Inflation has been no mystery over the past few years to those in the U.S., but many are questioning how long it’s here to stay and the impacts it will have on the economy.
Presumably, the hardest hit of all in the last year or two has been small business owners and entrepreneurs, where 67% feel that inflation will damage their ability to recover. If you’re still holding on to an emergency fund or in the process of building one and you’re looking to stay afloat the rising costs, you’ve come to the right place!
Don’t have a designated emergency fund but your interest is peaked? Let’s break it down: An emergency fund is a type of savings account, aside from checking, that you should set aside for well…an emergency! This could be for that rattling noise in your car you’ve been avoiding or to help bridge a gap between jobs while searching.
We suggest an emergency fund of at least $1,000, then building it up to 3-6 months of expenses. The purpose of the fun is to have a reasonable amount of cash set aside that is liquid, or in simpler terms, available immediately if necessary.
Our top picks for stashing an emergency fund are high-yield savings accounts, money market accounts, or CDs.
First, high-yield savings accounts (HYSAs) are similar to a regular savings account but with the perk of higher interest rates. The current average percent yield (APY) for these accounts is around .50% though the national average is a measly .07%.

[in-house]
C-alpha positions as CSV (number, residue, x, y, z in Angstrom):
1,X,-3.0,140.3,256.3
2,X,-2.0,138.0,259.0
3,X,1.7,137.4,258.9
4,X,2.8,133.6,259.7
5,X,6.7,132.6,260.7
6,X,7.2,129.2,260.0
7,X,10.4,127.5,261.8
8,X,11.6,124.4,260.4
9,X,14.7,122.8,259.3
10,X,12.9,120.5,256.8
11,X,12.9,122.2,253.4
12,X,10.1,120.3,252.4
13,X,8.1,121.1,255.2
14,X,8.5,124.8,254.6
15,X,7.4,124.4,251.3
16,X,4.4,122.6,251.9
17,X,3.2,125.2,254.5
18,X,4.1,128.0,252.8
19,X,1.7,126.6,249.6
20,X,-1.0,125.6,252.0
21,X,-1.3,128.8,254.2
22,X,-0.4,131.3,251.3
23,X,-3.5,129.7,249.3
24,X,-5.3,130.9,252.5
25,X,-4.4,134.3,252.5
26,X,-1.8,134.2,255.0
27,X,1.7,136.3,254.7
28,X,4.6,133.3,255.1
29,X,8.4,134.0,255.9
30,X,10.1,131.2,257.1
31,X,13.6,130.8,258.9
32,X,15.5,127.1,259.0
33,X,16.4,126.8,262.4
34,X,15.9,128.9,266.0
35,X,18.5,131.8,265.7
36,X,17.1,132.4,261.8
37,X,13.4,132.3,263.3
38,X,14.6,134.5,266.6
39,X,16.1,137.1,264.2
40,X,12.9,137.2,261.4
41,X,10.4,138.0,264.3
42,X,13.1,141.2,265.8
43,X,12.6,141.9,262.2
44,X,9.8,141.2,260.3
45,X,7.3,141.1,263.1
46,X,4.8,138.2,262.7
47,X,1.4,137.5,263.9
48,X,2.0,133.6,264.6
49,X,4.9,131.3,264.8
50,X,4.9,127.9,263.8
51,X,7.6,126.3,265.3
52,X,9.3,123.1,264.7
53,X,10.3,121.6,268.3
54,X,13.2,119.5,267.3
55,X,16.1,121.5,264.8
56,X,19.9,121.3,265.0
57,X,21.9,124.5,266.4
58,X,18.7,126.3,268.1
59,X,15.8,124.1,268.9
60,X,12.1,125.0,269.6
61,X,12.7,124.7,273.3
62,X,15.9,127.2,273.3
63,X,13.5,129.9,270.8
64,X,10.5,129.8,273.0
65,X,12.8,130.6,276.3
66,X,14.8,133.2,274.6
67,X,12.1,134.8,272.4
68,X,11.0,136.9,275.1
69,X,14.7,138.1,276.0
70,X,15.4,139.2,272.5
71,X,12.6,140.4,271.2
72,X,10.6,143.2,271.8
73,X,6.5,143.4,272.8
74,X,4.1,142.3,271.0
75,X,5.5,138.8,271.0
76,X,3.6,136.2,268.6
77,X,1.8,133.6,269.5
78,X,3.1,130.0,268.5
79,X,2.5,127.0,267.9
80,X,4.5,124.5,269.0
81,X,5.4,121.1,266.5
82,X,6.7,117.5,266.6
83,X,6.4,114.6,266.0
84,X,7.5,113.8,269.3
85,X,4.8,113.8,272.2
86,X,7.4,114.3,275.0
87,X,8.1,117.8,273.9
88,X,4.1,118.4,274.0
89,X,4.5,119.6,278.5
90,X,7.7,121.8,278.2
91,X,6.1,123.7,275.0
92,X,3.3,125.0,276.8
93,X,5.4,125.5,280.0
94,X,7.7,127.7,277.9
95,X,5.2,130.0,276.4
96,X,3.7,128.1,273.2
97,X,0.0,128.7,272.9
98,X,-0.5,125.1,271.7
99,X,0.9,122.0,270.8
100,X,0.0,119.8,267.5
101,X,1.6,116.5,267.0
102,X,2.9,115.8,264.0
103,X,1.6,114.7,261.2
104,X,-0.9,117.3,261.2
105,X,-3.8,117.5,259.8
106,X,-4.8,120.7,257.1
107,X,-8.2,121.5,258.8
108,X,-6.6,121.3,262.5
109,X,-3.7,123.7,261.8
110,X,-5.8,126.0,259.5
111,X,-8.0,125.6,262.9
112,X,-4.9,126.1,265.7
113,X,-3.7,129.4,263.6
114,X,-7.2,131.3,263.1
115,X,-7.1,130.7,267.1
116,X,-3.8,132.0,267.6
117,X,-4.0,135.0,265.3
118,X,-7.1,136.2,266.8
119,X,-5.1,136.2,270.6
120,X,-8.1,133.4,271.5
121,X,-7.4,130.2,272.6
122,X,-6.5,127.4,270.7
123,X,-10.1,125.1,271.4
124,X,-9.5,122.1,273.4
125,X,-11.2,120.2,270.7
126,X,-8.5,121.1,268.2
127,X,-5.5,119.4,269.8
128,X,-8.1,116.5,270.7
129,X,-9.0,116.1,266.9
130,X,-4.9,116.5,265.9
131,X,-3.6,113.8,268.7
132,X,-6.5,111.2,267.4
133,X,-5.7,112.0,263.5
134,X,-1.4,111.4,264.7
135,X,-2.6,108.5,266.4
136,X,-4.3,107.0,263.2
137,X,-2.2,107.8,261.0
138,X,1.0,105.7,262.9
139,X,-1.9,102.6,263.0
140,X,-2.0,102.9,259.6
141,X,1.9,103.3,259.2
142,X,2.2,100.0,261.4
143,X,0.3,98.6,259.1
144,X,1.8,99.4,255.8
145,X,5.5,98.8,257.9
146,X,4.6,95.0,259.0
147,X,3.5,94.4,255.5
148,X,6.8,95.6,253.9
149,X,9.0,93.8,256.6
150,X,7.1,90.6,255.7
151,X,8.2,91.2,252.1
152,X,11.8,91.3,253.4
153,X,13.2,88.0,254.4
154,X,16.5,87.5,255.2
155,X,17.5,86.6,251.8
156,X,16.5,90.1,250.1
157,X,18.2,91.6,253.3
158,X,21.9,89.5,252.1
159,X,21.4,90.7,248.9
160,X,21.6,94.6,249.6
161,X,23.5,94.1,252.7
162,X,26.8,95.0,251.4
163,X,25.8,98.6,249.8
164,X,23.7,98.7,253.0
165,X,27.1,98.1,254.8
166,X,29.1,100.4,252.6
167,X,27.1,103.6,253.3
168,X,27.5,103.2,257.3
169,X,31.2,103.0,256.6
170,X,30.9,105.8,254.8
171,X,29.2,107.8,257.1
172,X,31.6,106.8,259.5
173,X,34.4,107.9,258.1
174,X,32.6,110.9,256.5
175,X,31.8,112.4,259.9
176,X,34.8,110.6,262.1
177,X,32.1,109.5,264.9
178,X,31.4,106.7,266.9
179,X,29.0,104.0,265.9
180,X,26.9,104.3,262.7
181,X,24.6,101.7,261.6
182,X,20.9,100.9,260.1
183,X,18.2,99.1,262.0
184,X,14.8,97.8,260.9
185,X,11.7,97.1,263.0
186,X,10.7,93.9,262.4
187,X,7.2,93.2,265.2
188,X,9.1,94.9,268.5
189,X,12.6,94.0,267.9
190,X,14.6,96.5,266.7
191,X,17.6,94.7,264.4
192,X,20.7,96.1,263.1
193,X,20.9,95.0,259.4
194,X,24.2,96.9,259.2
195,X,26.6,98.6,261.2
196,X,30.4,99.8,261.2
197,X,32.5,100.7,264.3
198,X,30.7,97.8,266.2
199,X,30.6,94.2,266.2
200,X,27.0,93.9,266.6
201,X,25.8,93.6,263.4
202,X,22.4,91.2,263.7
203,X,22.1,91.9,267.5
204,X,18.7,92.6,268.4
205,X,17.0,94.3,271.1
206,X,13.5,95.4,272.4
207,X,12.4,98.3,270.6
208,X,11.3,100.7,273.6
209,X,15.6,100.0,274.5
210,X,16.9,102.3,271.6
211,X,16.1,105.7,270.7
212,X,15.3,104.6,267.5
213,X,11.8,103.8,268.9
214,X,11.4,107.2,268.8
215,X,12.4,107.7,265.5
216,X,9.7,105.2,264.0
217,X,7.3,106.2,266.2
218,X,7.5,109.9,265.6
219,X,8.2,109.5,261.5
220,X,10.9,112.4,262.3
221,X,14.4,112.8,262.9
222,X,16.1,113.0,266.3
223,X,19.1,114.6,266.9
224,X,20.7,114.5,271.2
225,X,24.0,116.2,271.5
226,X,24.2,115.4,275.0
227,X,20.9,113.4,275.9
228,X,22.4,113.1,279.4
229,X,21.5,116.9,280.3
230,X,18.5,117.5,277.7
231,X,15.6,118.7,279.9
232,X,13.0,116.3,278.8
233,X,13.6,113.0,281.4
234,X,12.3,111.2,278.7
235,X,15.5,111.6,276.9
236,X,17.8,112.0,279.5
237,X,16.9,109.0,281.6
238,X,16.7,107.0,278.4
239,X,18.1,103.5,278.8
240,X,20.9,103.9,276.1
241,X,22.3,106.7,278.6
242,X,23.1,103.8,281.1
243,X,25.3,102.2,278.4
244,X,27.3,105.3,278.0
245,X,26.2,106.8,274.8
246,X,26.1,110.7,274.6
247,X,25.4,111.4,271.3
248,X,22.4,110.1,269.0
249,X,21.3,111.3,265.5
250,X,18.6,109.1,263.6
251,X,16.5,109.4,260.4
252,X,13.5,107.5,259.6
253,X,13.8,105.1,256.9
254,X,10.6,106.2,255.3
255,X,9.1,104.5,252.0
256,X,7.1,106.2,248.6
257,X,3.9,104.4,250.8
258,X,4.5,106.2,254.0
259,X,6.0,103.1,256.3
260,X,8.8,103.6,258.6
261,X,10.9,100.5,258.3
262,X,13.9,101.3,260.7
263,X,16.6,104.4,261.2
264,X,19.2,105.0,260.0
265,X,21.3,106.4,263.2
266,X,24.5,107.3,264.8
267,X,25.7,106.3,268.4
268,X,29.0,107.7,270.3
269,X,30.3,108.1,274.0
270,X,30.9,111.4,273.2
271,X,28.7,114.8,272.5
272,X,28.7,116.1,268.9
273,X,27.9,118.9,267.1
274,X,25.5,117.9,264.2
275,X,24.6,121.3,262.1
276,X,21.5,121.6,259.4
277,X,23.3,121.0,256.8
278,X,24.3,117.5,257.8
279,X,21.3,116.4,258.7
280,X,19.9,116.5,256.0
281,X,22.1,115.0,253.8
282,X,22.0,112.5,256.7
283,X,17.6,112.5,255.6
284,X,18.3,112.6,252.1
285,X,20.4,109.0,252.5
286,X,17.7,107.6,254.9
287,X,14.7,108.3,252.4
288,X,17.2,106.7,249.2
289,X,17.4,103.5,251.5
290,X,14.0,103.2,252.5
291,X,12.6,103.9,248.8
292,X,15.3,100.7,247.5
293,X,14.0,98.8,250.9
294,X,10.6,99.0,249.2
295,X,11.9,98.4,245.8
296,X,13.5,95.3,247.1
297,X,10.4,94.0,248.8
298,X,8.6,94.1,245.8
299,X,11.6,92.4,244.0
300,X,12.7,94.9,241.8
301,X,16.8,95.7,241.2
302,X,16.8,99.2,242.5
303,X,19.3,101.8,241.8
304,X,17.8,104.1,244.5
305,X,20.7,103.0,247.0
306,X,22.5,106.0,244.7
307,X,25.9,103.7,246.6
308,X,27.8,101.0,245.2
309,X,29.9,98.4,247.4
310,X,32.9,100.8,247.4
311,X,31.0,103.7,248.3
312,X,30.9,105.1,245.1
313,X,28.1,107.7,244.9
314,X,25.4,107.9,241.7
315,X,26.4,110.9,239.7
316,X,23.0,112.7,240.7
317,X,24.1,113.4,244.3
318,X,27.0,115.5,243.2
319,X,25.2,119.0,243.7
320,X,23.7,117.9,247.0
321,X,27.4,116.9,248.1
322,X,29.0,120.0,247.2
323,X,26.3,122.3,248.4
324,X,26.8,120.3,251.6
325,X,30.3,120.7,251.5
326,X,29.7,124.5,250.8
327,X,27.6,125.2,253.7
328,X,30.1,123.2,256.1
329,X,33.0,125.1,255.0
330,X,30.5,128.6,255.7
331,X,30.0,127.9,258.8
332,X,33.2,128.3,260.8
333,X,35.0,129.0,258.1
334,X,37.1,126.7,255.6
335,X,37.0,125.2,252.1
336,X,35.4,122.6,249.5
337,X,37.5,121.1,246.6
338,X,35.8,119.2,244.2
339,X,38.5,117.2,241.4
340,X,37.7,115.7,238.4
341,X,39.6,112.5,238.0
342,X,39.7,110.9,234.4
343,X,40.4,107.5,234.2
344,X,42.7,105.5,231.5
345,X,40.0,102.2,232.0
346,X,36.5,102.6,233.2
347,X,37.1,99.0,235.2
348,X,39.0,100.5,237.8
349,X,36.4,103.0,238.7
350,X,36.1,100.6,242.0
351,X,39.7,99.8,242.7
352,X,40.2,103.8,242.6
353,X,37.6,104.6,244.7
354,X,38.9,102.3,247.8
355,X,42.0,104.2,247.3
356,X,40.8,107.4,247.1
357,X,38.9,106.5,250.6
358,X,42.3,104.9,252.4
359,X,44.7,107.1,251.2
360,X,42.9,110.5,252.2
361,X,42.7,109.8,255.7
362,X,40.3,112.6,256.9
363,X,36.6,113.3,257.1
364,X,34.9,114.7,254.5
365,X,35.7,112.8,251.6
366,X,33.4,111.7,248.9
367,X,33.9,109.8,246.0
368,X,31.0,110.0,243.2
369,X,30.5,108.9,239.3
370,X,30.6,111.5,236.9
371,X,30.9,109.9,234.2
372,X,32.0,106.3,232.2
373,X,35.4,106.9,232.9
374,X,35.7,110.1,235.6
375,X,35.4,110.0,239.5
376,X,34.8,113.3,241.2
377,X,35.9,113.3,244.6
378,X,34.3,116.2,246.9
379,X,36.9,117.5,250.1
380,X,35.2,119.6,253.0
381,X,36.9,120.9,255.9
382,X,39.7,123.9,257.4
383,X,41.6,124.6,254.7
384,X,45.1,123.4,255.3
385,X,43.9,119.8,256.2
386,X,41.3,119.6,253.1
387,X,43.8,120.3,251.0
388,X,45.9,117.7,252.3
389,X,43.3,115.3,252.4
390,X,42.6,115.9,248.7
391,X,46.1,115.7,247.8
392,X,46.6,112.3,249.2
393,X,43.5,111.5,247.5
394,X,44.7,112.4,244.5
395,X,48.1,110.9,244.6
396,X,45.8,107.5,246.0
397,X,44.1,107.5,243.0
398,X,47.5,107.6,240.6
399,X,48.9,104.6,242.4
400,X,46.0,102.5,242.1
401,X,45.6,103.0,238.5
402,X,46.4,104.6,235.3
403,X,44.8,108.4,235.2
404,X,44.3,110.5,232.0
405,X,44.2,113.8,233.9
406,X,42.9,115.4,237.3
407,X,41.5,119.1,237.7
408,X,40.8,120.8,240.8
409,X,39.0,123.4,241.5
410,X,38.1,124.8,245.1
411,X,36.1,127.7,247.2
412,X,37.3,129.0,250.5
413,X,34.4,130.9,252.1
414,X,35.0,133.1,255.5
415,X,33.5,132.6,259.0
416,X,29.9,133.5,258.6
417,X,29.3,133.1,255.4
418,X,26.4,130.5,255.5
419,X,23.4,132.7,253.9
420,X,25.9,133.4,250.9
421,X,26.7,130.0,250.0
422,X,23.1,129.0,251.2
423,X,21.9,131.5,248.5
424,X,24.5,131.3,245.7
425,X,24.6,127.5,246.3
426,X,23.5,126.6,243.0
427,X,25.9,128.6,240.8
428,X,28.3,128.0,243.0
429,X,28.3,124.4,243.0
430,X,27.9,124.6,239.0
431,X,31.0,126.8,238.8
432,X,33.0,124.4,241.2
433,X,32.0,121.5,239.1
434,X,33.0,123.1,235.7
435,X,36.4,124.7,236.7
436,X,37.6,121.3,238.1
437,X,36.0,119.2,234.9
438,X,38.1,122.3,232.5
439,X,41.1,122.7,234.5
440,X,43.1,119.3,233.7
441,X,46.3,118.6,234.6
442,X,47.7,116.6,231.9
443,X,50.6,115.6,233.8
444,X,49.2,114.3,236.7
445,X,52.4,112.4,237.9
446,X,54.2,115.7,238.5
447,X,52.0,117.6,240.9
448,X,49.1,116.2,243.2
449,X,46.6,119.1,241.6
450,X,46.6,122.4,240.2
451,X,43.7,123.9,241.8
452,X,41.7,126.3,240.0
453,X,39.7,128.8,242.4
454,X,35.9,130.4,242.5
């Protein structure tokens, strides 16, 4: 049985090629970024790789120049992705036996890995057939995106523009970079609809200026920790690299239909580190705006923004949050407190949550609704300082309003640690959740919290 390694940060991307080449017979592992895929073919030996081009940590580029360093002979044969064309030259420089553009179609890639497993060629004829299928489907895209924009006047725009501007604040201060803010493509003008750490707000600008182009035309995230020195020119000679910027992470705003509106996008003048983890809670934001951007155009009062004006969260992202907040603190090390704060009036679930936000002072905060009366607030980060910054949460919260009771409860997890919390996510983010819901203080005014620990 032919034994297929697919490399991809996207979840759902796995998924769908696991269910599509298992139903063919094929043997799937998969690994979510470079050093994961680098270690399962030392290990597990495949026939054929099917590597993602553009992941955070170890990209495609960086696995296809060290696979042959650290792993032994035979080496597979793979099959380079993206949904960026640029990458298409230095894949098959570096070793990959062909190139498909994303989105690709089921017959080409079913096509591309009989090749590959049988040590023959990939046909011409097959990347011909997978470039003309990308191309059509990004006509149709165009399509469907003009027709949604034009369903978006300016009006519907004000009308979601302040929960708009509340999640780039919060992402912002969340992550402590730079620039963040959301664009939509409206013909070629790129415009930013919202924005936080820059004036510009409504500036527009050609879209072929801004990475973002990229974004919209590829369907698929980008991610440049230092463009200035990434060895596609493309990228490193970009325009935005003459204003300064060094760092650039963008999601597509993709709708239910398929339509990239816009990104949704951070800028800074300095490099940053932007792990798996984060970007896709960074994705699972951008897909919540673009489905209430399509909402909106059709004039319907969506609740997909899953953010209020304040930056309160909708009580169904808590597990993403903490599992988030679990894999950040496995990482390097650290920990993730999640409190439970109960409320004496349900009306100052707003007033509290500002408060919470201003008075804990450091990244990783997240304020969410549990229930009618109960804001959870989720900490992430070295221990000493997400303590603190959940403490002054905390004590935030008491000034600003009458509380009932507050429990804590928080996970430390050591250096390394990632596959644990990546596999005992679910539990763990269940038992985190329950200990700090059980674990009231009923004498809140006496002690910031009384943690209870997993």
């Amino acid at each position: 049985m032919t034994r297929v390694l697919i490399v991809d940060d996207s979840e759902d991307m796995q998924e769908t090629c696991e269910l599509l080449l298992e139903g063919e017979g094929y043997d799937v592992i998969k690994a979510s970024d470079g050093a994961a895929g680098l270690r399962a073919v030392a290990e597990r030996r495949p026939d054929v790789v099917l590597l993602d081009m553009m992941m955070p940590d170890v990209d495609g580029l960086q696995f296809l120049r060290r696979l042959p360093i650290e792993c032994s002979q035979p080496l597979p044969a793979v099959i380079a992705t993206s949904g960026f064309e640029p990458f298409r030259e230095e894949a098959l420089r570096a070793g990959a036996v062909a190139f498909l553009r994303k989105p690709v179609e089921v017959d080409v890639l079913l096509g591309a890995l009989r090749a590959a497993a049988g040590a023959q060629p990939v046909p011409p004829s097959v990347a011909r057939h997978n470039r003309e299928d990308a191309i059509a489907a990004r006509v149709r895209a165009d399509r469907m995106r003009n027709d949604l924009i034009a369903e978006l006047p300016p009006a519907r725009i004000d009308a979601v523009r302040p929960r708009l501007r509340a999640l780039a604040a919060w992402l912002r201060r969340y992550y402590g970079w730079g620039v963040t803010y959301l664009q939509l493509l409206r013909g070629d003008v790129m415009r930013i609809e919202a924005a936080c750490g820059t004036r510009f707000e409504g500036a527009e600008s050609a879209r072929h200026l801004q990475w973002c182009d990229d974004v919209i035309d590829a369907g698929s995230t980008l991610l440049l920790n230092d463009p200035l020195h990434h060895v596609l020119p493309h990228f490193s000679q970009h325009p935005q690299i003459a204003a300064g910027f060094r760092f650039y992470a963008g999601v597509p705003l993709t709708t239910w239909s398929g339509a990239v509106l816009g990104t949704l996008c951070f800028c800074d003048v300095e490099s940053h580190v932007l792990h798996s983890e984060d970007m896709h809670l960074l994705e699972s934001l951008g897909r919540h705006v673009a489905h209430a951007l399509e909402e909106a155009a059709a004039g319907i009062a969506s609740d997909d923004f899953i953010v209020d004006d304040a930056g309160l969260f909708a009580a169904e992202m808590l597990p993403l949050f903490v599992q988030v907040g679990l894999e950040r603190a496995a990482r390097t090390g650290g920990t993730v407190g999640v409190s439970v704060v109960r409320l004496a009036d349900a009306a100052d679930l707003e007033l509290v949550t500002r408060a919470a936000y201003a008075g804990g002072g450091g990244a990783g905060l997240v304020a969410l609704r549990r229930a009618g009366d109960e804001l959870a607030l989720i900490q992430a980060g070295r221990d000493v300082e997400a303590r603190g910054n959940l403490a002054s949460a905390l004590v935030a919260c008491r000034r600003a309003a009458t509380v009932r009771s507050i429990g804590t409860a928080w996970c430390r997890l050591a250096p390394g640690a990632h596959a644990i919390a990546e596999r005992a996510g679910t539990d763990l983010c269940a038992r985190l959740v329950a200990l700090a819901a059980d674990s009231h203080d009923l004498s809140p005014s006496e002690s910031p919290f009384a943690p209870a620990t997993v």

Second, money market accounts (MMAs) are a hybrid of checking and savings, but sometimes with more restrictions such as transaction fees or a balance minimum. Due to these requirements, the APY tends to be on the higher side and you may also receive a debit card linked to the account for ease of access.
Third, certificates of deposits (CDs) generally offer the best interest rates of the 3 options, but are the least liquid, as your money is tied up for a set time period. The longer you don’t have access to the money, the more interest will be paid.
As you can see, interest rates aren’t that notable, at least for now. Don’t stress too much about maximizing ROI on an emergency fund as it’s meant to be a safety net if you need it. If you have an emergency fund, you’re already ahead.
Notes the Federal Reserve, “59% did not have emergency savings that could cover 3 months of expenses in late 2019, and nearly 4 out of 10 either could not pay all of their monthly expenses in full or did not expect to be able to do so if faced with a modest emergency expense.” A global pandemic didn’t help.
Stay in front of it now so inflation doesn’t cut your future funds short.